Okay, this will be a really quick article. Up until just a few days ago, I was a VS Code lover like anyone else these days. I use to write a column of top VS Code Themes and Plugins every month in my monthly blog series "Ultra List" as well, but recently, I shifted back to Sublime Text.

Why? Let me tell you in this blog post.

Why? πŸ€”

So while we were working on a big old project, I observed something. Some of my teammates started complaining about their systems slowing down when working on that project. They complained about this often, and after a while, I just couldn't ignore the issue. So I decided to look into it, and I found out that the culprit was VS Code. When you work on big projects with lots of files, the folder structure starts looking like this.

folder structure for big projects

The problem starts here: the more files you have and the bigger your project, the more resources VS Code will start to consume. The Search Indexing and File Watcher scripts start eating up your memory. Moreover, to work on such a project, you will open each file in a new tab, leading to multiple VS Code instances running simultaneously, and eventually, your CPU usage will start to look like this.

CPU usage screenshot 1
CPU usage screenshot 2

If you have 4GB RAM, like some of my teammates, you can't code efficiently on a big project like this. And I can't tell my teammates to upgrade their RAMs. So the better approach for me was shifting to my old mate Sublime Text, see if it could help reduce the memory load on our machines without sacrificing general efficiency and important VS Code features we've all come to rely on, and then help my teammates set it up correctly. I am pleased to report that this was a successful experiment and I'm gonna stick to Sublime Text now, at least for the foreseeable future.

Check out its memory usage for the same workspace.

Sublime Text memory usage

How? πŸ€”

So if you think this is cool and could help your machine run lighter so you can code faster, stay with me and find out how you can achieve this too.

Once you install Sublime Text and Package Control, here is a list of plugins and themes that can help you to have the same experience you're used to on VS Code.

Plugins

1. GitGutter: It has everything that you need from a git plugin.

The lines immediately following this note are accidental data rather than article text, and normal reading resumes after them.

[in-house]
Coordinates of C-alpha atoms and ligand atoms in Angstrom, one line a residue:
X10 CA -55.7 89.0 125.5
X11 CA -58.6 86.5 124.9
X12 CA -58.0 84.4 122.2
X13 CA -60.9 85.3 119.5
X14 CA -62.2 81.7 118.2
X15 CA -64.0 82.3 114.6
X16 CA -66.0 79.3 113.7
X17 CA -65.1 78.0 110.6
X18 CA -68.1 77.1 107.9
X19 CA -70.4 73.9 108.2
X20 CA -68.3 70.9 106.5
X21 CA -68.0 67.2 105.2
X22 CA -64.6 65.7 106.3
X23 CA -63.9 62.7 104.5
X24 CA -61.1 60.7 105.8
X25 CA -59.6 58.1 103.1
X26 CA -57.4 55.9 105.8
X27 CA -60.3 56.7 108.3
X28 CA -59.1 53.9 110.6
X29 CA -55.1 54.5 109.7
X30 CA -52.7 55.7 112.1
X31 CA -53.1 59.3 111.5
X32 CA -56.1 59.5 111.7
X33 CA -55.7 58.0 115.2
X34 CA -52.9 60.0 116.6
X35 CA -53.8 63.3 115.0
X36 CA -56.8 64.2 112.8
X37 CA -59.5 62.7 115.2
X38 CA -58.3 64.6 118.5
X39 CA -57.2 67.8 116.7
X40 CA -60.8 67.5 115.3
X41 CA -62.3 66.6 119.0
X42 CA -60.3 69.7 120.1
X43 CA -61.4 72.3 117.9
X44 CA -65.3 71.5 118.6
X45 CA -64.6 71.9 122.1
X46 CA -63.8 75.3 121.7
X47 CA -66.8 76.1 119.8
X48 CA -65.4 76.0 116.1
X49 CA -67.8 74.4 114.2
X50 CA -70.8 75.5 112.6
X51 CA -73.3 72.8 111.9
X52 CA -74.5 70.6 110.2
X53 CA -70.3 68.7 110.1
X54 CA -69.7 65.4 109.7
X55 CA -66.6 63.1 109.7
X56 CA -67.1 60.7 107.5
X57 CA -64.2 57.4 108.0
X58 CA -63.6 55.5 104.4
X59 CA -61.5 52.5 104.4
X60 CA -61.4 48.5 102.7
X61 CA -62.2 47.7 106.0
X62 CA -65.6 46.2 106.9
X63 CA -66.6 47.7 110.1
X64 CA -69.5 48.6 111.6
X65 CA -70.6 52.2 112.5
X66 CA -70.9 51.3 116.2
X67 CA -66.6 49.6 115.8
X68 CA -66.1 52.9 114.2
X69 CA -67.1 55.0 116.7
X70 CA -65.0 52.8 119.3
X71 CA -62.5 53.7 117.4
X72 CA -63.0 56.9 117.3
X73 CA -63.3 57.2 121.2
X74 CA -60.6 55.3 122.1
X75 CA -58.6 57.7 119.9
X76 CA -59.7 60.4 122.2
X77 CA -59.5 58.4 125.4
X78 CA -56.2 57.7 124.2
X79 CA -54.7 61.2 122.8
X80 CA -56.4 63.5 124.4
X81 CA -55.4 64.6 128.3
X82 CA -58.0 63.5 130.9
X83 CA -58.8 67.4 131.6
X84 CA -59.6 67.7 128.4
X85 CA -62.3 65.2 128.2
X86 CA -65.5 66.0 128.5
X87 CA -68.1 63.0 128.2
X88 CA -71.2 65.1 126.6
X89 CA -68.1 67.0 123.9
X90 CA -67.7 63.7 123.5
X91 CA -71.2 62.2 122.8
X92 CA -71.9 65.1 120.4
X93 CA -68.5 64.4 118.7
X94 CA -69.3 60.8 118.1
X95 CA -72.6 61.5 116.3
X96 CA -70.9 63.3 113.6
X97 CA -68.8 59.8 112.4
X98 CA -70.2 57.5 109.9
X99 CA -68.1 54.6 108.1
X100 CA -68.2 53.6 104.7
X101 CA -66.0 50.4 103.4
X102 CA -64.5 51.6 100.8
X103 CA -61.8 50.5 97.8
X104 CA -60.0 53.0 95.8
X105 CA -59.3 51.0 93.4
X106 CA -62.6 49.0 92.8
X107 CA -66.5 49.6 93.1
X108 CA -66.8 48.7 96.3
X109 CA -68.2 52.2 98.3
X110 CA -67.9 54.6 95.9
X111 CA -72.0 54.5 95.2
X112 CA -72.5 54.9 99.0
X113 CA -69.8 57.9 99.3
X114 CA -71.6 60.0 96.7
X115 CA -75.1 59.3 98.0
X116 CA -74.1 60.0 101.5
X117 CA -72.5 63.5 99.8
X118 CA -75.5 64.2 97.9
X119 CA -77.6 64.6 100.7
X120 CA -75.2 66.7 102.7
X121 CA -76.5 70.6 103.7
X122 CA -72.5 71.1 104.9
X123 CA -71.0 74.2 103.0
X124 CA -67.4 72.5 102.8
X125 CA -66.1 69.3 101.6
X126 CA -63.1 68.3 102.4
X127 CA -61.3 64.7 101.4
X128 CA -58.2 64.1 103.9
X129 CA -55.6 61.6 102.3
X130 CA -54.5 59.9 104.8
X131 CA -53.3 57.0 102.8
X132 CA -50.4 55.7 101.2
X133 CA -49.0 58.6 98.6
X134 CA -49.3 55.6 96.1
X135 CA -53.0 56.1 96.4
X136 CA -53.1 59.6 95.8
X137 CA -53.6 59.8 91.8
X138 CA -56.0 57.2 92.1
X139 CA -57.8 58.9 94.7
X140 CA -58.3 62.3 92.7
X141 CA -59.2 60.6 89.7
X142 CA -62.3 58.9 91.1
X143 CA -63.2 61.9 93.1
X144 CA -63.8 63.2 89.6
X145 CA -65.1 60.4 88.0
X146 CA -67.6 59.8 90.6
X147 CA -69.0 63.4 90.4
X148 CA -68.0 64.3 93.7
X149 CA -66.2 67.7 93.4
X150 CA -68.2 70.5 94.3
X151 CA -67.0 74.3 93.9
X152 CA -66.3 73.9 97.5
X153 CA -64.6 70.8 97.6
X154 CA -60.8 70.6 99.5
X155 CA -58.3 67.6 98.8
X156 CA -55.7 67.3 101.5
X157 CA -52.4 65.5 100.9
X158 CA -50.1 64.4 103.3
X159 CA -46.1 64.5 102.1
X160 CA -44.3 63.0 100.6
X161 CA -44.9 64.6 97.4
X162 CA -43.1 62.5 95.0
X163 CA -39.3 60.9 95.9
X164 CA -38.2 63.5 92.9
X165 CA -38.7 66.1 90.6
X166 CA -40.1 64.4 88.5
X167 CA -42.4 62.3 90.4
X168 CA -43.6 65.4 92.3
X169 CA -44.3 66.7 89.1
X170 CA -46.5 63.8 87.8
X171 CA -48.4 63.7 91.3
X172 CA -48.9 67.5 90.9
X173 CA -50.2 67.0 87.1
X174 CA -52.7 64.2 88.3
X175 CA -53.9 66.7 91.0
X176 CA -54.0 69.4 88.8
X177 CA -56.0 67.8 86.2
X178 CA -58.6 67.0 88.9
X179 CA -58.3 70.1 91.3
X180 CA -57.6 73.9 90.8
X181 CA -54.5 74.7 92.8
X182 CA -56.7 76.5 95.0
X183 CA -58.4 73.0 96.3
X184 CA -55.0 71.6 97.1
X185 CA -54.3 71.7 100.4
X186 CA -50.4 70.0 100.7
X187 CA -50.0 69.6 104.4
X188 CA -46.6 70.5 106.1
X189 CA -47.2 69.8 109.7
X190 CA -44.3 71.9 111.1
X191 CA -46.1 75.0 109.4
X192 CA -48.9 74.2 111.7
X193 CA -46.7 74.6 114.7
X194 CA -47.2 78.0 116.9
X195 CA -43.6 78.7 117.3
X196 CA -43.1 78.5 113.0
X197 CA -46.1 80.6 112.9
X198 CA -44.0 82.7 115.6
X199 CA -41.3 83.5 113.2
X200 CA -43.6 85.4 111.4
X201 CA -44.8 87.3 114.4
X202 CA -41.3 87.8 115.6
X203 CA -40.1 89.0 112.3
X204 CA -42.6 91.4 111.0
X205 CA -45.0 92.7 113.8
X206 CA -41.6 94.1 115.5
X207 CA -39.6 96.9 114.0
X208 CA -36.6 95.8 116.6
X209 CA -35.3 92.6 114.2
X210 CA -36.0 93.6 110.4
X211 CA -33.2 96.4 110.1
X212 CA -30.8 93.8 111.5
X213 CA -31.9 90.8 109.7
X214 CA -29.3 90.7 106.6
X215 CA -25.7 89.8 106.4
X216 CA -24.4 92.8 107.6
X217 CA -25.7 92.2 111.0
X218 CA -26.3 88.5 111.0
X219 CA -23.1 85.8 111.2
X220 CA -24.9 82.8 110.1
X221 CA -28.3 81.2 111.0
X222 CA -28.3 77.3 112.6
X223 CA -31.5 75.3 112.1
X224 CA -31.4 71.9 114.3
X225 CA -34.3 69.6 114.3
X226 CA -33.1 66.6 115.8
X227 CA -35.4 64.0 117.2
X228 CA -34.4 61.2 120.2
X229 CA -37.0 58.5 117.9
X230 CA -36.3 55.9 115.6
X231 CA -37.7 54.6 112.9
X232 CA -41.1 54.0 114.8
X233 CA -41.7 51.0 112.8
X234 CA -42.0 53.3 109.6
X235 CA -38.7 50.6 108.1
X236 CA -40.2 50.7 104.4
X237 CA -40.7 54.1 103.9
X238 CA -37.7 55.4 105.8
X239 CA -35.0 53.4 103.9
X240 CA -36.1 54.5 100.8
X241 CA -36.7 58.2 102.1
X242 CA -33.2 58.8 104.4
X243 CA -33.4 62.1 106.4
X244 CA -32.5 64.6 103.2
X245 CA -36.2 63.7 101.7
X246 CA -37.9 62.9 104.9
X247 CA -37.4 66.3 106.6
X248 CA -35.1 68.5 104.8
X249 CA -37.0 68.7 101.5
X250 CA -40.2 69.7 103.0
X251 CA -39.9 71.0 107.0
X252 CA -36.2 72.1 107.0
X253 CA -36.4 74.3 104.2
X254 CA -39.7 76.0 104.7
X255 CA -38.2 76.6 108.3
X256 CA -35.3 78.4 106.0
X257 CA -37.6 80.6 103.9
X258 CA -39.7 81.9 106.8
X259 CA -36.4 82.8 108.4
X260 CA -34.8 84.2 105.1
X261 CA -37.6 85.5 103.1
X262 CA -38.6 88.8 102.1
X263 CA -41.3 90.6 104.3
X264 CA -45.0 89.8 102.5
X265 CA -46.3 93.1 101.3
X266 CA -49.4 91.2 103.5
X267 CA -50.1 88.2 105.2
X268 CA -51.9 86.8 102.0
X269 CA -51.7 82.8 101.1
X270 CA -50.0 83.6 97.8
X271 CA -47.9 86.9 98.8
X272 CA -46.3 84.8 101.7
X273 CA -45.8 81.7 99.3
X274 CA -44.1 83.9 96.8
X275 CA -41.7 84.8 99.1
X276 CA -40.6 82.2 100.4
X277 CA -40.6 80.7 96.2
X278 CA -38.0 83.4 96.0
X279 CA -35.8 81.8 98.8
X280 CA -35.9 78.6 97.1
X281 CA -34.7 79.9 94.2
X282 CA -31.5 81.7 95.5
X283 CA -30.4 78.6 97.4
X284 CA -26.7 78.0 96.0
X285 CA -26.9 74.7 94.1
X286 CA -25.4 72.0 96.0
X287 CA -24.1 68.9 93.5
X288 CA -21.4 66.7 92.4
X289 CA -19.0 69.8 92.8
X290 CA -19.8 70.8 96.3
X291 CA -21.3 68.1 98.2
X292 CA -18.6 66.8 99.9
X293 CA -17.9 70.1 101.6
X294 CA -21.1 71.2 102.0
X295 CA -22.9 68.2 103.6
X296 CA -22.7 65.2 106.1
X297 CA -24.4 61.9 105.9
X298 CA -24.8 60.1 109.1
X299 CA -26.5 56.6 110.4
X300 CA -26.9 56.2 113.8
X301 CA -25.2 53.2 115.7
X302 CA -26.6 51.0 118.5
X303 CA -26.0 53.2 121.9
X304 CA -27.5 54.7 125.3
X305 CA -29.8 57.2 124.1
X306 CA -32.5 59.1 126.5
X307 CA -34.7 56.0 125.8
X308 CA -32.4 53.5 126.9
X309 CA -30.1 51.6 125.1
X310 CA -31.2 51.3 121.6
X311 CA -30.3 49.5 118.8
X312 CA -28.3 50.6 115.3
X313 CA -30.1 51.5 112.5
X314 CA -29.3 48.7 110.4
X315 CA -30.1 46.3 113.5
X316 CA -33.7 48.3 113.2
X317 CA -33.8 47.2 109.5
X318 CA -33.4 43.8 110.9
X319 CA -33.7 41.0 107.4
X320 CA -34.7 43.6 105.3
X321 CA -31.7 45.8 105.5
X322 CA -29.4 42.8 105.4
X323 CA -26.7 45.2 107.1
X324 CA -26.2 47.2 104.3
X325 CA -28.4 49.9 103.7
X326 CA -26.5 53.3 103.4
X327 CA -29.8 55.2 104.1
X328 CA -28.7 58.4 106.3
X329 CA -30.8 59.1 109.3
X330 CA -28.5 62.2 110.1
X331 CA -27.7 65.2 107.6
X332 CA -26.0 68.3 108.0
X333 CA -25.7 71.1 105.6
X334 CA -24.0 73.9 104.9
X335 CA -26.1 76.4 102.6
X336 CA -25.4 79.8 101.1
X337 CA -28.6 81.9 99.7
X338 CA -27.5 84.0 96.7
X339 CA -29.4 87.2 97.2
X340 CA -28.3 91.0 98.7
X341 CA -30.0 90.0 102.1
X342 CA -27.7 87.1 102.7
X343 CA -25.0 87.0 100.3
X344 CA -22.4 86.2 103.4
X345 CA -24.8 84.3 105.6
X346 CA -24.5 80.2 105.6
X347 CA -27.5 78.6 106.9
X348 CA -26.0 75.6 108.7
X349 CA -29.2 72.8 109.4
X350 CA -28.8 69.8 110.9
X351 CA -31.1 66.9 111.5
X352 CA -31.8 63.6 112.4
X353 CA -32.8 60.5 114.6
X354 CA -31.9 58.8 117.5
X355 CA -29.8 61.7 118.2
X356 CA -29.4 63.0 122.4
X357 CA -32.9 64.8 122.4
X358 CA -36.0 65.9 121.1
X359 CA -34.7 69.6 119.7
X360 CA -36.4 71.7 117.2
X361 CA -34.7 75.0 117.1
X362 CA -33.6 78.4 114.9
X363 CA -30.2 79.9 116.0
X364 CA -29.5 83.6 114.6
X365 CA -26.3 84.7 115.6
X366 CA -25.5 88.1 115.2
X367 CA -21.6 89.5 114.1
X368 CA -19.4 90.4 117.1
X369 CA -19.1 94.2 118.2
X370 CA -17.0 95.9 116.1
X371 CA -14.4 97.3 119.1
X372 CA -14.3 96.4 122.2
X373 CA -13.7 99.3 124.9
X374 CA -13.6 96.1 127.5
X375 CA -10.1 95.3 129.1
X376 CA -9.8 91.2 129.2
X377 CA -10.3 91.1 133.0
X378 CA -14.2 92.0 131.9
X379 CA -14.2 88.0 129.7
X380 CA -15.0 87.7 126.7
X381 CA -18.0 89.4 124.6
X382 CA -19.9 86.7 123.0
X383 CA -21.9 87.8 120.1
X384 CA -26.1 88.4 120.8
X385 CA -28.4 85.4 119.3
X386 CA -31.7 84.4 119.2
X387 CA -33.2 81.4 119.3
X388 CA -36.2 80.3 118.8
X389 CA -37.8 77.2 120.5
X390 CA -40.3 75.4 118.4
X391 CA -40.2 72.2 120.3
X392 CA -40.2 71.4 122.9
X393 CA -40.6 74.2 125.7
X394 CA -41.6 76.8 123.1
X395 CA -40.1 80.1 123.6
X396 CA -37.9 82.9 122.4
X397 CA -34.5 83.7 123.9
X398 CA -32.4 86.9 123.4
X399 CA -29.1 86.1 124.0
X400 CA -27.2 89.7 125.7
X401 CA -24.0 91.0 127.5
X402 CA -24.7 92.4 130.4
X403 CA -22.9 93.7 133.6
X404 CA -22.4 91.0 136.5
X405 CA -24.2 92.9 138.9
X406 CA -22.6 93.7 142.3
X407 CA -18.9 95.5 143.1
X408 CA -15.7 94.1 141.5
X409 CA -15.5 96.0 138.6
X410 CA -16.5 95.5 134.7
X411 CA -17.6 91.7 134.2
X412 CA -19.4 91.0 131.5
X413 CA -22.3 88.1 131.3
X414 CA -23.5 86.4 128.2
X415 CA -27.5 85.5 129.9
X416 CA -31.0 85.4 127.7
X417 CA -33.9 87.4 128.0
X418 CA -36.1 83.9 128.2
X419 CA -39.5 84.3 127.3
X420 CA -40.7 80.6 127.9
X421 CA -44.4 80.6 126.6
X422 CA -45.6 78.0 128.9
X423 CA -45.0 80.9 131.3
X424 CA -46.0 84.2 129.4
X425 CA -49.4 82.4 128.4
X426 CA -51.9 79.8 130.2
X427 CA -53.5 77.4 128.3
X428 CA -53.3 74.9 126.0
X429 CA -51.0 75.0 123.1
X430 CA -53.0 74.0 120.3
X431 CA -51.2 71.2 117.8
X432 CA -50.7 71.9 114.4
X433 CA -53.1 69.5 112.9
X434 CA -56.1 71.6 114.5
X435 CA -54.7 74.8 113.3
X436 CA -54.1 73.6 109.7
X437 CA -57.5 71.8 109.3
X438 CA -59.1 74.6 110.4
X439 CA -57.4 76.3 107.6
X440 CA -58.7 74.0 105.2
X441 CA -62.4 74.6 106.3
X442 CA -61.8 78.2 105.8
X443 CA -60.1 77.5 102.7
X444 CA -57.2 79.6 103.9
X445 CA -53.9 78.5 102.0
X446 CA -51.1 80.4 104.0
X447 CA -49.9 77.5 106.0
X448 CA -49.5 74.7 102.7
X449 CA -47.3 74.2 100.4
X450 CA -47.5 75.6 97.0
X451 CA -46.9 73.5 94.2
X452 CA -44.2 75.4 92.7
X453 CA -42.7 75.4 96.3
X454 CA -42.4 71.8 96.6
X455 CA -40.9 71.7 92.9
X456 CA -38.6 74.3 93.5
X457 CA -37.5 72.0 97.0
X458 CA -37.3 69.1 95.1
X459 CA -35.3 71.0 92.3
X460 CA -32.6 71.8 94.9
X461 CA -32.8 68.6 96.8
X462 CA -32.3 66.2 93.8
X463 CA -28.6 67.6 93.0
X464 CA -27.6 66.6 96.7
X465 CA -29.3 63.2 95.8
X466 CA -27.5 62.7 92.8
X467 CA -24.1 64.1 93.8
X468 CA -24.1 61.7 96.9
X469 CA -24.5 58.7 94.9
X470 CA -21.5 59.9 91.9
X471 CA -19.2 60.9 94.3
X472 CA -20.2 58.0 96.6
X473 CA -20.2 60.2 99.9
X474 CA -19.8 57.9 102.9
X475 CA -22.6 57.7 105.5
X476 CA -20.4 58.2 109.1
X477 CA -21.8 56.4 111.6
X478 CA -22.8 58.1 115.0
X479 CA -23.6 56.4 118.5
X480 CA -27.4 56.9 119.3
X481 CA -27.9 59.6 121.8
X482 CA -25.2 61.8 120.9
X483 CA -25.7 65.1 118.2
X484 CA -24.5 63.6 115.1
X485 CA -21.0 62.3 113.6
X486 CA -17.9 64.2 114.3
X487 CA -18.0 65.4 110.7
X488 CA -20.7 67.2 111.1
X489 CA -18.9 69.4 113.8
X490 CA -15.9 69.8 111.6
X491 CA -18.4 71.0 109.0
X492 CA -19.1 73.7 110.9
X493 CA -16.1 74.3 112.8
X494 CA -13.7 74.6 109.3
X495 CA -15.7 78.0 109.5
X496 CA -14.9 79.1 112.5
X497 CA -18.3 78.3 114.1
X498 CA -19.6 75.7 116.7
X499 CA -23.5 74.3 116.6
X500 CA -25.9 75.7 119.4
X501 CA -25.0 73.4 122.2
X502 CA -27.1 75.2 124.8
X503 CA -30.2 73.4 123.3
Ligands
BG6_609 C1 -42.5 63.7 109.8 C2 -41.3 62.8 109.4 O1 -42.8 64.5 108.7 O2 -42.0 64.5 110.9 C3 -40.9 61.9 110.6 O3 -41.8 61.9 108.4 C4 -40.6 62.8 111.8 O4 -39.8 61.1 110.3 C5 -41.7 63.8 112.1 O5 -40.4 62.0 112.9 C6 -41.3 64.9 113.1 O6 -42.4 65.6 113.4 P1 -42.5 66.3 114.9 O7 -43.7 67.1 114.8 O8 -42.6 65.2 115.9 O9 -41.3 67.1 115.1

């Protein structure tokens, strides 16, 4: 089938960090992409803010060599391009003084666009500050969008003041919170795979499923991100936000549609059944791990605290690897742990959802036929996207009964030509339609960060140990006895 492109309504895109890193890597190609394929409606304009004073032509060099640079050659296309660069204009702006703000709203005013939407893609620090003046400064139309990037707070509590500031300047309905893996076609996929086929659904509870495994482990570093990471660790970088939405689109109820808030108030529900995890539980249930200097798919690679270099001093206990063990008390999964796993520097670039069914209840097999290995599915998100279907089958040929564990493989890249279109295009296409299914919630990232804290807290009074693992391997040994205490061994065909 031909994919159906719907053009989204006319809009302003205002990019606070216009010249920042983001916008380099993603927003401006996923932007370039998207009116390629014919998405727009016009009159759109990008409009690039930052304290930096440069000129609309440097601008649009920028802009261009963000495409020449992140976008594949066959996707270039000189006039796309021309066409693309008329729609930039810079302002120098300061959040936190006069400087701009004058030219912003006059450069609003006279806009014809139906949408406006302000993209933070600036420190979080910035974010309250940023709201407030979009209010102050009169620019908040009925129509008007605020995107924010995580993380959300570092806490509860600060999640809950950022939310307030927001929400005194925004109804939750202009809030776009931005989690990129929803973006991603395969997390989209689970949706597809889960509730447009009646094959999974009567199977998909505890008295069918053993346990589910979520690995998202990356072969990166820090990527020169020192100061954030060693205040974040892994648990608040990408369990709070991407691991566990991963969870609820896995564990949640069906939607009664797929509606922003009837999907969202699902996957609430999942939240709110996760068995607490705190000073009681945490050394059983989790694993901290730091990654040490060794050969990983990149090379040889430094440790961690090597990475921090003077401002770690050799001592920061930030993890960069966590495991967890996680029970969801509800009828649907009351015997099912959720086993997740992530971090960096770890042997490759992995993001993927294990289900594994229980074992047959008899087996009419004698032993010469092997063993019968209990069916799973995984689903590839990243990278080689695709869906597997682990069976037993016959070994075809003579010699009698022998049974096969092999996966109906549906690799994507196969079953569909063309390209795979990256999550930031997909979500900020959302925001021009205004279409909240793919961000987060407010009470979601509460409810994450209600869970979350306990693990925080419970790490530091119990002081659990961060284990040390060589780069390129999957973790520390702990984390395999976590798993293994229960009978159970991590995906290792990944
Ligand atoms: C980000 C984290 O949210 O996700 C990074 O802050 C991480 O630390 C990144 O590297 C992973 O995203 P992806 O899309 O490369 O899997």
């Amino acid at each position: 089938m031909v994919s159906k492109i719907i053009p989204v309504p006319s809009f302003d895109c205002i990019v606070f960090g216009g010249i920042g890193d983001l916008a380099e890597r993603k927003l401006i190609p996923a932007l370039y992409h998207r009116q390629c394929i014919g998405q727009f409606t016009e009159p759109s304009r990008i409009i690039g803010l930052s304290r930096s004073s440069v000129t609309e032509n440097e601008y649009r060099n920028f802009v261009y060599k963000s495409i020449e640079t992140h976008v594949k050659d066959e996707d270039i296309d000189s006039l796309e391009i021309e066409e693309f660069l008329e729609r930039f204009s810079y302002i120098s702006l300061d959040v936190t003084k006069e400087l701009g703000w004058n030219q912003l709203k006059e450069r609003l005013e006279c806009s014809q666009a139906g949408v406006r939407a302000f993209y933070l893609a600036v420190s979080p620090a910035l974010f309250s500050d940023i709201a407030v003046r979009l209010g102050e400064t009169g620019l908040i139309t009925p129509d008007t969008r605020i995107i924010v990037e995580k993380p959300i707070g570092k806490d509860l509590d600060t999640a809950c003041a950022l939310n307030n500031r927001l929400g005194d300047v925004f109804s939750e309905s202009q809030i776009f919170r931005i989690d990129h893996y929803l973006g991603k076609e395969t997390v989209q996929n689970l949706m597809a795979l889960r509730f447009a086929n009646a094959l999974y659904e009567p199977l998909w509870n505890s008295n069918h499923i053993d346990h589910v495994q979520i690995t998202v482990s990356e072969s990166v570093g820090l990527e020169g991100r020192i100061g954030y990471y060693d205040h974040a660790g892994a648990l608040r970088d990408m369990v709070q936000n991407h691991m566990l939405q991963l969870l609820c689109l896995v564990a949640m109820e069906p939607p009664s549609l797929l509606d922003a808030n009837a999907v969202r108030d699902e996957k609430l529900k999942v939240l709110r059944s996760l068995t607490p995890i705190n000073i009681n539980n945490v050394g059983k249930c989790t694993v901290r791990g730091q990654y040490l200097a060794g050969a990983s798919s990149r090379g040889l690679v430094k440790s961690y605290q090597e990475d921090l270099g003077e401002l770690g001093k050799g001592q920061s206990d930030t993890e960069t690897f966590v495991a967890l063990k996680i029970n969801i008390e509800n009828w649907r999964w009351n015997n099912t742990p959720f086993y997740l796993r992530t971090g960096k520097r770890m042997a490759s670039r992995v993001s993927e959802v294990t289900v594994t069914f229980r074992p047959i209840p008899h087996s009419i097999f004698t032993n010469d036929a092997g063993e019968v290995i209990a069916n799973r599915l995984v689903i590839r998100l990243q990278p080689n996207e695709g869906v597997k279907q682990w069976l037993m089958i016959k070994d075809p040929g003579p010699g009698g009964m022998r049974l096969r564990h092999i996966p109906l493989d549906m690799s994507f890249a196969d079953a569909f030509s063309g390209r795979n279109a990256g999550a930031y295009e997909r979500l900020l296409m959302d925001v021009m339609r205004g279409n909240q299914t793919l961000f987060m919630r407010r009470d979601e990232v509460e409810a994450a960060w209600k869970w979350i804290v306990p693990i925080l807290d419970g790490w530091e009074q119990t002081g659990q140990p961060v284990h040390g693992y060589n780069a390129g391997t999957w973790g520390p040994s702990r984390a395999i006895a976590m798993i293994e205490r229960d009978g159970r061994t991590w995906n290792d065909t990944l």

Gitgutter screenshot 1
Gitgutter screenshot 2

2. ColorSublime: It is possibly the best plugin out there for themes. This plugin can help preview a theme real-time, even if that theme is not installed on your Sublime Text at that time. 🀯

ColorSublime screenshot

3. Sublime​Code​Intel: Code completion like VS Code but way lighter.

4. SideBarEnhancements: Take your sidebar options to the next level with this plugin.

5. BracketHighlighter: Best Bracket Highlighter; matches a variety of brackets such as: [], (), {}, "", '', , and even custom brackets.

BracketHighlighter screenshot

6. PlainTasks: An opinionated to-do-list plugin for Sublime Text (2 & 3) editor.

Plaintasks screenshot

Themes

Now that you have the basics taken care of, it's time to personalize your setup. Check out these themes and give your Sublime Text a facelift.

Other Cool Stuff

If you want to explore further and see what more you could do with Sublime Text, go check out this AWESOME list. πŸ“ƒ

GitHub logo

dreikanter / sublime-bookmarks

Sublime Text essential plugins and resources

Sublime Text Bookmarks

Awesome
Sublime Text is a cross-platform text and source code editor, with a Python application programming interface. Its functionality is extendable with plugins. Most of the extending packages have free-software licenses and are community-built and maintained. β€” Wikipedia

This tiny project follows GitHub community trend to aggregate the most essential bookmarks for specific subject in the form of a handy well-structured collection. Here you will find tutorials and learning materials for Sublime Text, general purpose extensions for coding and text editing, and specialized extensions grouped by usage profiles.

This list not supposed to include absolutely all Sublime Text plugins, due we already have Package Control for this. It is intended to be a starting point helping to setup working environment, or check out for new extensions to make your existing Sublime setup more awesome. You may find β˜… here and there in the list. It stands for Editors'…View on GitHub

It contains everything from useful books and community resources to plugins for specific profiles like JS, Python, and Ruby that could make your life much easier. You can also find some cool icon packs and fonts in there to customize the look and feel of your Sublime Text further. 🎨


Conclusion

And that's it for this post; short and sweet, just like I promised. That's my journey back to Sublime Text, a code editor I used for years before switching to VS Code. I'm really happy to discover that it's still amazing, better than ever in fact, and has a thriving ecosystem and community. Since switching back to it, I've seen a huge improvement in the productivity of my team, especially when working on big codebases. We've seen reduction in task completion times by as much as 60%, according to reports in our product management tool, ClickUp, which is awesome by the way and definitely worth checking out. So if you've been feeling done with VS Code and its memory-hungry tendencies, or if you simply want a change, go try Sublime Text and see the results for yourself.


One More Thing

If you're looking for work, we're hiring fullstack developers (MERN) at Skynox Tech! You can apply on Angellist, LinkedIn, or via direct email to info@skynox.tech. πŸ˜€πŸ’―

Ooh, and lastly, if you're already a Sublime Text lover and long-time user, please share your own experience and cool plugins and themes that I might've missed.

moonwalk goodbye gif